Session Abstract – PMWC 2019 Silicon Valley
Session Synopsis: Cancer immunotherapy, and in particular PD-(L)1 blockade, have made a significant impact on the treatment of cancer patients in recent years. However, despite the remarkable clinical efficacy of these agents in a number of malignancies, it has become clear that they are not sufficiently active for many patients. Initial evidence, for example with combined inhibition of PD-1 and CTLA-4 in melanoma and non-small cell lung cancer (NSCLC), has highlighted the potential to further enhance the clinical benefits of monotherapies by combining agents with synergistic mechanisms of action. There are multiple potential rational combinations using an immunotherapy backbone, including existing treatments such as radiotherapy, chemotherapy or molecularly targeted agents, as well as other immunotherapies. Rational trial designs based on a clear understanding of tumor biology and drug pharmacology remain critical.
Session Chair Profile
Dr. Munster is a physician scientist who received her medical degree from the University of Bern, Switzerland. She completed her medical training at Indiana University Medical Center and Memorial Sloan-Kettering Cancer Center, New York where she then served on faculty as a breast cancer specialist prior to moving to the University of California, San Francisco, where she is Professor in Residence and Program Leader for the Experimental Therapeutics Program, as well as the Co-Leader of the Center for BRCA Research at Helen Diller Family Comprehensive Cancer Center. Her laboratory develops novel targeted cancer treatment strategies. Dr. Munster’s basic research also involves studies on heritable factors of tumor development and treatment. Her clinical mission is to more rapidly translate novel scientific discovery to patient care with a goal to allow patients with incurable cancer real time and broader access to scientific advances. Dr. Munster has published in numerous scientific journals and textbooks, and recently authored Twisting Fate, about her experience as an oncologist and cancer patient.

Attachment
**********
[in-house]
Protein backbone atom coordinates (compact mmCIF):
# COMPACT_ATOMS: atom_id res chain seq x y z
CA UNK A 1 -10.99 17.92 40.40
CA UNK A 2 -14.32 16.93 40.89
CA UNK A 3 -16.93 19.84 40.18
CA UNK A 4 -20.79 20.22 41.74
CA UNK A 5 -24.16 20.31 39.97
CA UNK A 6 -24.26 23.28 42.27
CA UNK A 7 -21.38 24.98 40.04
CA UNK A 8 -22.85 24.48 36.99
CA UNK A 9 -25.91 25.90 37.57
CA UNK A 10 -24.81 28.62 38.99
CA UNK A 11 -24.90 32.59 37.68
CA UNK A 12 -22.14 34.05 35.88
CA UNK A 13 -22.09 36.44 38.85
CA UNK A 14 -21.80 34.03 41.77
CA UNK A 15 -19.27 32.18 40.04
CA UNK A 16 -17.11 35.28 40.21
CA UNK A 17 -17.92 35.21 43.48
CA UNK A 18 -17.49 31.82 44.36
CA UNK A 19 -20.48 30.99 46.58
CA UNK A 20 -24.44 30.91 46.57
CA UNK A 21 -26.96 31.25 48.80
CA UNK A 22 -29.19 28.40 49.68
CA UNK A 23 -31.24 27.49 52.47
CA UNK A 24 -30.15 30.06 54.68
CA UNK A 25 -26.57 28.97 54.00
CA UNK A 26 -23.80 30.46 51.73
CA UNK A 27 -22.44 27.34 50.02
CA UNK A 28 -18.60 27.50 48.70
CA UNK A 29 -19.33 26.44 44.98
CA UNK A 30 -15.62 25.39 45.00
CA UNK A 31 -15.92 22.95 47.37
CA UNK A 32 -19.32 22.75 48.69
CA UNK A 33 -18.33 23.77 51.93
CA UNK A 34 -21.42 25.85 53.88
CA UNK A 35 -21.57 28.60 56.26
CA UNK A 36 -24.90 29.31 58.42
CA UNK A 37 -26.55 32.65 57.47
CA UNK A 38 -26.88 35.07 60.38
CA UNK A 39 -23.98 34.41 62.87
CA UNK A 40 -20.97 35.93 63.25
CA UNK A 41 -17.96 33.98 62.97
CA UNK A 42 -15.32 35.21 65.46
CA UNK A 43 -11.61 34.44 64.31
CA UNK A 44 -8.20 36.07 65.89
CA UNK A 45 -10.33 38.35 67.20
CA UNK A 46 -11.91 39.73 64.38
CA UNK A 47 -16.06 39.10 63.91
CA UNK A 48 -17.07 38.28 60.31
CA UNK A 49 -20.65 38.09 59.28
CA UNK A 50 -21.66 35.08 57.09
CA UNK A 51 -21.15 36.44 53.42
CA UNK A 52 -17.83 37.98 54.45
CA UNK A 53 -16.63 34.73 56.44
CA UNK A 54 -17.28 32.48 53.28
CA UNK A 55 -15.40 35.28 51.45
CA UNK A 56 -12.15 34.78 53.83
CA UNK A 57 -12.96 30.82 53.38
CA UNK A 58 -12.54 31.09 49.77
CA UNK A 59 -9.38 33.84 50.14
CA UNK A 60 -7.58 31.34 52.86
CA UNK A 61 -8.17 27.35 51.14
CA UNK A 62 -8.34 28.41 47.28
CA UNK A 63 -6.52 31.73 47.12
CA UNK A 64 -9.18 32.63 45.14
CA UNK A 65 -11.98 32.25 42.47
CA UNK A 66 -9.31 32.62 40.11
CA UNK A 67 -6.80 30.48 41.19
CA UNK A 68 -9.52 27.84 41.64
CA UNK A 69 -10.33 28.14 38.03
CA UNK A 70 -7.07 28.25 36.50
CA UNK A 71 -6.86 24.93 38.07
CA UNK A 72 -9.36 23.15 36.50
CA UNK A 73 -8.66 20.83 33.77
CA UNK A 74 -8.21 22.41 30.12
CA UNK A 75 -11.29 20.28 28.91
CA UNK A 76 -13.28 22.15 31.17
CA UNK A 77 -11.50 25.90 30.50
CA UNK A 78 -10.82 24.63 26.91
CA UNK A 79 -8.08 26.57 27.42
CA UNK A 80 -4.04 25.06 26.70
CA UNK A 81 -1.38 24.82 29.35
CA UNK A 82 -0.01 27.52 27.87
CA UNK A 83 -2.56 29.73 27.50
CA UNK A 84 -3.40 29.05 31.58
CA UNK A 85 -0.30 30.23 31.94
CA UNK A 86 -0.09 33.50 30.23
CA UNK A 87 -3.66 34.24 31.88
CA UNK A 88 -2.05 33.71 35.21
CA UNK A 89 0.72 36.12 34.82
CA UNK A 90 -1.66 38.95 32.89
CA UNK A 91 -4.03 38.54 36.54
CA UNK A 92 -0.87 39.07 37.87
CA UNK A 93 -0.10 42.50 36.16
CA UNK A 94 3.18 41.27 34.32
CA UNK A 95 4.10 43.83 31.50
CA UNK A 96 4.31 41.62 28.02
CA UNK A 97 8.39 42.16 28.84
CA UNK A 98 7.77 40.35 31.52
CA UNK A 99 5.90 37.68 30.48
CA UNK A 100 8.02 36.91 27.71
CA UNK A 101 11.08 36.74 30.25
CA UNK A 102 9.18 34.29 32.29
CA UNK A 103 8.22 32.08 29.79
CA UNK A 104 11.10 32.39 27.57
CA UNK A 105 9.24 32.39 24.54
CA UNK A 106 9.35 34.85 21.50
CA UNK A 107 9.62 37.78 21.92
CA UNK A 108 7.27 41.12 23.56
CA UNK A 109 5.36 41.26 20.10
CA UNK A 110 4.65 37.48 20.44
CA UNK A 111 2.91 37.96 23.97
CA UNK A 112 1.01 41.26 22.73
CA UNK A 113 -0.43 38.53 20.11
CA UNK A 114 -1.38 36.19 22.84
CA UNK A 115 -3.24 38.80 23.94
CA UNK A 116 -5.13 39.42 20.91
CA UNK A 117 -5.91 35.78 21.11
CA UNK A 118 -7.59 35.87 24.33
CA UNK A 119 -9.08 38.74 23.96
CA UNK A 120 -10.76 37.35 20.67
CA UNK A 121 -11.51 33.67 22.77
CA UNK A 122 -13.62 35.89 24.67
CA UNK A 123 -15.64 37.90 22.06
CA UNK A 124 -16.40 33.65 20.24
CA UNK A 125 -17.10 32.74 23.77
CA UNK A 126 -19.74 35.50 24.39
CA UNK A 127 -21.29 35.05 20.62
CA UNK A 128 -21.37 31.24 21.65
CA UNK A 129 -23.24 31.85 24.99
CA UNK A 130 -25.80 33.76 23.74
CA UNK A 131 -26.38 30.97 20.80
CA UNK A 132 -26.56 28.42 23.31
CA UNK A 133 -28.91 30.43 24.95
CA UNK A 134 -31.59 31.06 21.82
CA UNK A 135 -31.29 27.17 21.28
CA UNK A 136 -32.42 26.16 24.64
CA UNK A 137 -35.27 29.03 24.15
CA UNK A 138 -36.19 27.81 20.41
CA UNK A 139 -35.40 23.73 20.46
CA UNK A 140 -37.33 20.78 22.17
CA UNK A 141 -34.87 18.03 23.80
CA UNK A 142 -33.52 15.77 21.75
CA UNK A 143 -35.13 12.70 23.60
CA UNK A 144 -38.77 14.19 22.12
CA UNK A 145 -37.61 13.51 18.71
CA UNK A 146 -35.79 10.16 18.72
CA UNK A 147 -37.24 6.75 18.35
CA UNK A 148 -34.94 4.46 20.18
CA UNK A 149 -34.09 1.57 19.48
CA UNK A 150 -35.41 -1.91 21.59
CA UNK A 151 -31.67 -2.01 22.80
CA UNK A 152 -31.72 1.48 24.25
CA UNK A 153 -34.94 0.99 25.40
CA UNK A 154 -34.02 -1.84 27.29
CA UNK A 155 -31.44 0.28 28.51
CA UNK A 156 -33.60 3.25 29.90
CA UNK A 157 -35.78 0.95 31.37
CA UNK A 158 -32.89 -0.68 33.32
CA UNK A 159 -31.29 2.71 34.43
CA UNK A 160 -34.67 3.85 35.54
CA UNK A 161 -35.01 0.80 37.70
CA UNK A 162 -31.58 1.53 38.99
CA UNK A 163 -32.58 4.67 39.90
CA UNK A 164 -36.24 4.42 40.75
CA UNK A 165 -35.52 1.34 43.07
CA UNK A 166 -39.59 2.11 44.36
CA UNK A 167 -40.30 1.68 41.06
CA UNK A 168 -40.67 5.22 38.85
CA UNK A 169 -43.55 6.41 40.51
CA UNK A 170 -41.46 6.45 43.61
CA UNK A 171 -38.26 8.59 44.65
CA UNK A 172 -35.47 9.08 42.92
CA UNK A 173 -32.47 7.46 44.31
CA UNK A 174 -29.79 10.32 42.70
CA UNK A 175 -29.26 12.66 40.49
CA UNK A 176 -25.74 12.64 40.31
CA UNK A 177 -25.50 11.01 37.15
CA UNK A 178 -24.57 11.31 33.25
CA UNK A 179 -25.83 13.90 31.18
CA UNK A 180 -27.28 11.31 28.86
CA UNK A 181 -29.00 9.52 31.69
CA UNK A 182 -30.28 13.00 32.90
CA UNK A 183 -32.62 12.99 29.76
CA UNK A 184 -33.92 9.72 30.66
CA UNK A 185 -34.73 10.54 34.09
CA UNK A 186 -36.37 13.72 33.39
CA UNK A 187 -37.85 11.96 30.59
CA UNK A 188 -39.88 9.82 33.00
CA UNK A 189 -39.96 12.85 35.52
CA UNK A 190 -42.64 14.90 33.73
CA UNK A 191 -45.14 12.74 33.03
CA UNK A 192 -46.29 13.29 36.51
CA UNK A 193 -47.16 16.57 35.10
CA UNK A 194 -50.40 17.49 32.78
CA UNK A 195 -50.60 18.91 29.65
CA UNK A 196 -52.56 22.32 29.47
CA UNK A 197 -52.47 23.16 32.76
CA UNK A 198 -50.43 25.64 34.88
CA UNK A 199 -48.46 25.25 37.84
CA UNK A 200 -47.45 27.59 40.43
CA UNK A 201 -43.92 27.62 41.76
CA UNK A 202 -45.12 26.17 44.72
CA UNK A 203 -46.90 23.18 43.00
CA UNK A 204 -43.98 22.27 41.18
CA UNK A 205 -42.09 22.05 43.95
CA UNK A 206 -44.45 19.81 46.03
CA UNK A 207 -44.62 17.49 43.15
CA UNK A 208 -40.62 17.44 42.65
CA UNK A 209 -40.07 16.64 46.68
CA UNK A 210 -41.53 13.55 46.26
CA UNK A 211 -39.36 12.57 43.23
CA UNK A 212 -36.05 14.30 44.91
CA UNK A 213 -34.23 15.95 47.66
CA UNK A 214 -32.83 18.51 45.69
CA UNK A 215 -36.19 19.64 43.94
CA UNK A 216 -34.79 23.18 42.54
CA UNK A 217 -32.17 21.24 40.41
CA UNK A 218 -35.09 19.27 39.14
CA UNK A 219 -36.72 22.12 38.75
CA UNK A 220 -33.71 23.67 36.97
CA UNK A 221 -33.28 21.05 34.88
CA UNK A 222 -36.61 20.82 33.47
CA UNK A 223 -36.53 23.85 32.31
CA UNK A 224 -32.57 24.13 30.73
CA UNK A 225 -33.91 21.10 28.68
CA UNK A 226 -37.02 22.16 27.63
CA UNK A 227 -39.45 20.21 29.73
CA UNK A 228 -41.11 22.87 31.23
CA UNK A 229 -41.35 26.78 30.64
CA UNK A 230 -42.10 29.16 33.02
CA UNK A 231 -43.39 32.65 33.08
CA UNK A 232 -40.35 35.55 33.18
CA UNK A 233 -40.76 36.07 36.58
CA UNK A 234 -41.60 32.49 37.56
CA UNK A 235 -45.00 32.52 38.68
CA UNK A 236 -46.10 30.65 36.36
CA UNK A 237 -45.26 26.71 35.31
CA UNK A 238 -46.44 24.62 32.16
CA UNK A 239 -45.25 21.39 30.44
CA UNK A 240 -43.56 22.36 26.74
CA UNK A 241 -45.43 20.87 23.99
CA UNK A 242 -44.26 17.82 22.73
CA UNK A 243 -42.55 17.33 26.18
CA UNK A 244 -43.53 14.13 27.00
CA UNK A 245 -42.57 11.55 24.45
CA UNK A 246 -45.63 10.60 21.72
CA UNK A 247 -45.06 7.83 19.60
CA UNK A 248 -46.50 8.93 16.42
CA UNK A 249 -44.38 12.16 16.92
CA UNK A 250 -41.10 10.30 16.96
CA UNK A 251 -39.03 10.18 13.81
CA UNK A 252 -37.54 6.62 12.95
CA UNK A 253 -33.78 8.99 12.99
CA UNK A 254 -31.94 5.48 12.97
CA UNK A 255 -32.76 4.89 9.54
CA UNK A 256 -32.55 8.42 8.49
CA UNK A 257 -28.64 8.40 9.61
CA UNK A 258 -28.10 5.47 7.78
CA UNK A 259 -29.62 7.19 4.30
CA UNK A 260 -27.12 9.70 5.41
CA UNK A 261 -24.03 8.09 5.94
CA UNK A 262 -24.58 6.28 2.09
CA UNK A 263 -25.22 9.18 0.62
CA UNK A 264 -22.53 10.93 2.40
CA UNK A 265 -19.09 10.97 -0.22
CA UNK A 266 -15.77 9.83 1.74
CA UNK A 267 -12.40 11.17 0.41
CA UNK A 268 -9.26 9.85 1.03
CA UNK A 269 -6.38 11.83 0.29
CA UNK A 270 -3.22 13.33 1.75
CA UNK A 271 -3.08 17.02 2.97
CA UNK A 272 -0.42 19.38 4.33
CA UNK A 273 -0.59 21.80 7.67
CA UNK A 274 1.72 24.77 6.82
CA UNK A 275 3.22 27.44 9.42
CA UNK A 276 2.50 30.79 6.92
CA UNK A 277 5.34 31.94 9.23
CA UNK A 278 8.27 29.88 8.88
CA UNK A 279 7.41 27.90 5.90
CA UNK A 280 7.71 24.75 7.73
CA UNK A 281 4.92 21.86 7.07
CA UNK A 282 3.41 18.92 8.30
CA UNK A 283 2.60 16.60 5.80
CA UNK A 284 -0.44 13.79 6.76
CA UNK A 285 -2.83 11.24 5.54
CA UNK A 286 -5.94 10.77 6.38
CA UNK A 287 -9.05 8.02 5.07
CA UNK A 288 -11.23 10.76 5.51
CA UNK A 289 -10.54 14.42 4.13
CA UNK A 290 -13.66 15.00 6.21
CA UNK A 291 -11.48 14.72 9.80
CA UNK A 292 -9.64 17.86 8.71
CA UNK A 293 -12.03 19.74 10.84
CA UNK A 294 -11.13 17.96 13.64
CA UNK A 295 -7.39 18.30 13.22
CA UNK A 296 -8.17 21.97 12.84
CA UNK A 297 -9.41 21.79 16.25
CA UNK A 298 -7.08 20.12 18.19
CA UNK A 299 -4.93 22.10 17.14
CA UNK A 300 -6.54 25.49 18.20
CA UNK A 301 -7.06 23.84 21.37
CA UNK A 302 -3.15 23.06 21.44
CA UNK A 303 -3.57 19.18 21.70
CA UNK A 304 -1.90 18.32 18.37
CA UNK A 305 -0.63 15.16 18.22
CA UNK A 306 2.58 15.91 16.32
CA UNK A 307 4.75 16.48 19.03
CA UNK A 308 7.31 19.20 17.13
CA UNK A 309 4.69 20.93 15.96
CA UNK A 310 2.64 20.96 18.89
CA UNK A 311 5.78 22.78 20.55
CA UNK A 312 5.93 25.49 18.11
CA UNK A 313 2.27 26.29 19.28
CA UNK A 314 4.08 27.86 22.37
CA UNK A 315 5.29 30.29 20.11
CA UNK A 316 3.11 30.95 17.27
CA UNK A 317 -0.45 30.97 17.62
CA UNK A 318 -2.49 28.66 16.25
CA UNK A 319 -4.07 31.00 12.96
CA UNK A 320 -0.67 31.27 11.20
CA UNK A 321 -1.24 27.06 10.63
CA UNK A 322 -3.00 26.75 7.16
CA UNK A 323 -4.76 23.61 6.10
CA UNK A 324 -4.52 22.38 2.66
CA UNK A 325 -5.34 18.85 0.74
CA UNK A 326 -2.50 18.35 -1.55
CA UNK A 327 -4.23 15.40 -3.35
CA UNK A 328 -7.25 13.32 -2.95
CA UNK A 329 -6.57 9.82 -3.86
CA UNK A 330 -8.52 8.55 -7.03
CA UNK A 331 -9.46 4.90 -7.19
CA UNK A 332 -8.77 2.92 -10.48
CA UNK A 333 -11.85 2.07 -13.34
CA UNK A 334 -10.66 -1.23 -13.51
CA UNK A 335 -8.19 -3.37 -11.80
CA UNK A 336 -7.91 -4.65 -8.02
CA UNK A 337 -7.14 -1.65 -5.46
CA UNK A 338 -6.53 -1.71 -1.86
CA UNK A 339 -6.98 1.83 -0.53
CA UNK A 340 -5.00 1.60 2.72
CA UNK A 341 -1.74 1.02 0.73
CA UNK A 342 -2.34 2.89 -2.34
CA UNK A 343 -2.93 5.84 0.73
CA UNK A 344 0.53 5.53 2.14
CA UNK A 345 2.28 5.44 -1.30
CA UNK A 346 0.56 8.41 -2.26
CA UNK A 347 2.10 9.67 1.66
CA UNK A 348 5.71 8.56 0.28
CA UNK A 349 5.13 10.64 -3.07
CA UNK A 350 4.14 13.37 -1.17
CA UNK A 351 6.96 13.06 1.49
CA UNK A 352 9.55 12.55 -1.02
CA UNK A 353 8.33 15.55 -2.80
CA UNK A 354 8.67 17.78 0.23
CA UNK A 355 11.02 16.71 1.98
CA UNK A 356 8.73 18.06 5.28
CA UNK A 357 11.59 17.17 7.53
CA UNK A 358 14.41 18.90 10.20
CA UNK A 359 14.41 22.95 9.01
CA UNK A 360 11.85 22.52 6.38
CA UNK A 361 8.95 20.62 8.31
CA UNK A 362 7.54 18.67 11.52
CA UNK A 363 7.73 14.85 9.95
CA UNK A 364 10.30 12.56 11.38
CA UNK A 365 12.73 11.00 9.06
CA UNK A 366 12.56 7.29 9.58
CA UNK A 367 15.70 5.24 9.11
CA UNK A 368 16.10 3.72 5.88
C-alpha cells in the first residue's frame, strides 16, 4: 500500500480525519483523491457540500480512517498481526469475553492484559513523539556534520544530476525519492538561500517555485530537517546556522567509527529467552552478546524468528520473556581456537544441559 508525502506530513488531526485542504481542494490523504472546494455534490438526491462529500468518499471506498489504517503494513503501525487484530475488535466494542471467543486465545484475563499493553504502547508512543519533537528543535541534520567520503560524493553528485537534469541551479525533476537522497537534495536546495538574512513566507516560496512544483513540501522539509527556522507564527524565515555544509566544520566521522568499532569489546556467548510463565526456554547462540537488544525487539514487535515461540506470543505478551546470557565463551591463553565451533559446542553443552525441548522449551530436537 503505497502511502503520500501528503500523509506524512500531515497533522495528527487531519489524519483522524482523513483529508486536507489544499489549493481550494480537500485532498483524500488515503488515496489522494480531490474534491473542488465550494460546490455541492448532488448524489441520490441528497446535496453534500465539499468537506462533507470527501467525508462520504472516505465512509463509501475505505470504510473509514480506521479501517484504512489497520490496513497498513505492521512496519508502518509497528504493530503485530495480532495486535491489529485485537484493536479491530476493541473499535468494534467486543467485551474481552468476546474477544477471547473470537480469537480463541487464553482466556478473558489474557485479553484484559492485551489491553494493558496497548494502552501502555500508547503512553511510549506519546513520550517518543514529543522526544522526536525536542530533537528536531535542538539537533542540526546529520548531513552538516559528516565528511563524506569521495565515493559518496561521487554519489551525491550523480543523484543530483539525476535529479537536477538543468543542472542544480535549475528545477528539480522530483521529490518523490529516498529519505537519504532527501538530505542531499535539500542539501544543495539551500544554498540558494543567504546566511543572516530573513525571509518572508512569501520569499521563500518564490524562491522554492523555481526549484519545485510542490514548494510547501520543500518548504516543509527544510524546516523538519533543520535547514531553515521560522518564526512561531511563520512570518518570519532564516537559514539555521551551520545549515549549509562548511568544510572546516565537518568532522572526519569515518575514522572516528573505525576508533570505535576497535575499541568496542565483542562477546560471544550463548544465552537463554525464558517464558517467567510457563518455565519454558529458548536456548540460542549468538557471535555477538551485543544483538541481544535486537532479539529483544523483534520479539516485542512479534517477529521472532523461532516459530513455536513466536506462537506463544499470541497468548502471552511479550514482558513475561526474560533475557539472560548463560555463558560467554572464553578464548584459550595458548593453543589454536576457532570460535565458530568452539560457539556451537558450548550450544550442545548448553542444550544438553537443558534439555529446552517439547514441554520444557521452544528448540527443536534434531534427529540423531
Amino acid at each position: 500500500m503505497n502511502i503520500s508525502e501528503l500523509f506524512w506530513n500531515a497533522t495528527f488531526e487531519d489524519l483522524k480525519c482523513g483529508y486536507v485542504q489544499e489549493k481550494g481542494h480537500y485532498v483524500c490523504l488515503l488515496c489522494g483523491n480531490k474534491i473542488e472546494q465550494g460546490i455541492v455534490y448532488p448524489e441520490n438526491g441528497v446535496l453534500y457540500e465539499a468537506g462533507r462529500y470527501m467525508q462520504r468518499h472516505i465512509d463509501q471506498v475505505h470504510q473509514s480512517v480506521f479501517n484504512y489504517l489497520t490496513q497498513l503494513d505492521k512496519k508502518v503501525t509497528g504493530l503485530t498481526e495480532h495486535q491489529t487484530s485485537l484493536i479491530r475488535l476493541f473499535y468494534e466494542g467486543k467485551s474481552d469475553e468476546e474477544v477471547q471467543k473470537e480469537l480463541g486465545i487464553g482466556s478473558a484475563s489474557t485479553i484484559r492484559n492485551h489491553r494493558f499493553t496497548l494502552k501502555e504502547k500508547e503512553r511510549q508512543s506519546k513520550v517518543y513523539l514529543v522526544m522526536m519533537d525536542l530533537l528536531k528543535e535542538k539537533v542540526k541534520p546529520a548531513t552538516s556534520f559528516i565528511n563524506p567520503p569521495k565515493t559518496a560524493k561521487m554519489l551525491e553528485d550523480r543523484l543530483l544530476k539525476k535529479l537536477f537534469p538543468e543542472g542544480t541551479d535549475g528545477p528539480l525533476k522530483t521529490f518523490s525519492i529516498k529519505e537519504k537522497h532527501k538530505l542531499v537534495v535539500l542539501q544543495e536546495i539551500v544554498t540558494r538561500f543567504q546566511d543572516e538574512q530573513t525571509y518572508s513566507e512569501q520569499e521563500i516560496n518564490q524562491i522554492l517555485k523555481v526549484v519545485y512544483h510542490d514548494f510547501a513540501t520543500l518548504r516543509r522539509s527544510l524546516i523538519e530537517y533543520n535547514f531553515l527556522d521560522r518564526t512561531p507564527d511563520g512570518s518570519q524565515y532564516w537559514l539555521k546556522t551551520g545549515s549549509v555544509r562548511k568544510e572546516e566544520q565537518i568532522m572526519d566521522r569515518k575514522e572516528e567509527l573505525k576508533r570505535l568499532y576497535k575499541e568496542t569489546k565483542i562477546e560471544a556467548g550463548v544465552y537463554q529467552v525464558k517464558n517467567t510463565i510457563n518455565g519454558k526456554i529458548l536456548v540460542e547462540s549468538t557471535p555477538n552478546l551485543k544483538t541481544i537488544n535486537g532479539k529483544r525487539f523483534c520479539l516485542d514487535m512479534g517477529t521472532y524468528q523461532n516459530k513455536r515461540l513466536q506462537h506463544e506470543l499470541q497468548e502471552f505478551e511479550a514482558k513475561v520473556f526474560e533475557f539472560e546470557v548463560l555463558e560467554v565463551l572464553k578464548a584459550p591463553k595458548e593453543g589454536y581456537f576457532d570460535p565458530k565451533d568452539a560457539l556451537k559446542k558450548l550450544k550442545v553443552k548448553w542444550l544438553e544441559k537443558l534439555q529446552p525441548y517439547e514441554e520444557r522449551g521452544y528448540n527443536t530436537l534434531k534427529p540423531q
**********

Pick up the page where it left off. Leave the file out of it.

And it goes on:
M.D., Ph.D., Professor & Chairman, Radiology, Stanford University
Dr. Gambhir is the Virginia & D.K. Ludwig Professor of Cancer Research, Chairman of Radiology at Stanford University School of Medicine. Dr. Gambhir’s lab has focused on interrogating fundamental molecular events in living subjects. He has developed and clinically translated several multimodality molecular imaging strategies including imaging of gene and cell therapies.
M.D., Distinguished Med Research fellow, VP, ARMO BioSciences, Eli Lilly
Dr. Oft is a co-founder of ARMO BioSciences, a late stage immuno-oncology company (now Eli Lilly) and an expert in immuno-oncology with indepth experience in pre-clinical, translational and clinical research and development. He oversaw the development of ARMO’s pipeline including pegilodecakin, from early target discovery through clincal development and was the architect of multicohort phase 1 design for expedited Phase 1 to Phase 3 development. He was a co-founder and CEO of Targenics, which merged with ARMO BioSciences. Prior to this Dr. Oft led discovery and development of immuno-oncology research at DNAX Inc. (now Merck Research Labs), was on the faculty at UCSF Cancer Center and on the Onyx Sorafenib team. He received his MD from the University of Erlangen, Germany with postdoctoral training at the Institute for Molecular Pathology in Vienna, Austria. He is a lead author on publications in Nature, Science and Cancer cell, and authored numerous patents.
Immunotherapy with Pegilodecakin and Anti-PD-1 in NSCLC/RCC
Immunooncology therapies aim to induce activation and expansion of tumor reactive CD8+ T cells. Pegilodecakin induces clonal expansion and activation of tumor reactive T cells and objective tumor responses as monotherapy in patients. Pegilodecakin increases tumor responses and overall survival in combination with chemotherapy of anti-PD-1 (RCC and NSCLC).
M.D., Professor and Chairman, Radiation Oncology, NYP, Weill Cornell Medicine
Dr. Formenti is the Chair of Radiation Oncology at Weill Cornell Medicine and the Associate Director of the Cancer Center. Trained as a medical and radiation oncologist she devoted her career to translate novel preclinical information to the clinic. Key to her formation was a year spent in Malcolm Mitchell’s laboratory at USC, in cancer immunology, that inspired her focus on the immune system. Her lab’s original demonstration that the abscopal effect of radiotherapy is immune-mediated has introduced effects of radiation, a paradigm shift in radiation and cancer biology. In this novel application, radiotherapy contributes at recovering an immunological equilibrium in the setting of metastatic cancer, by converting an irradiated metastasis into an in situ, individualized vaccine in the presence of immune checkpoint blockade (anti-CTLA4, anti-PDL-1). Once successfully immunized against the irradiated site, the host can develop an anti-tumor immune response capable to reject the other metastases. In some patients with metastatic disease the combination of radiation and immune checkpoint blockade has resulted in complete remissions, sustained for years after treatment (without any other additional interventions). Dr. Formenti’s work has been funded by grants from NIH, DOD, ACS and Breast Cancer Research Foundation and is currently leading four investigator-initiated clinical trials of immunotherapy and radiotherapy.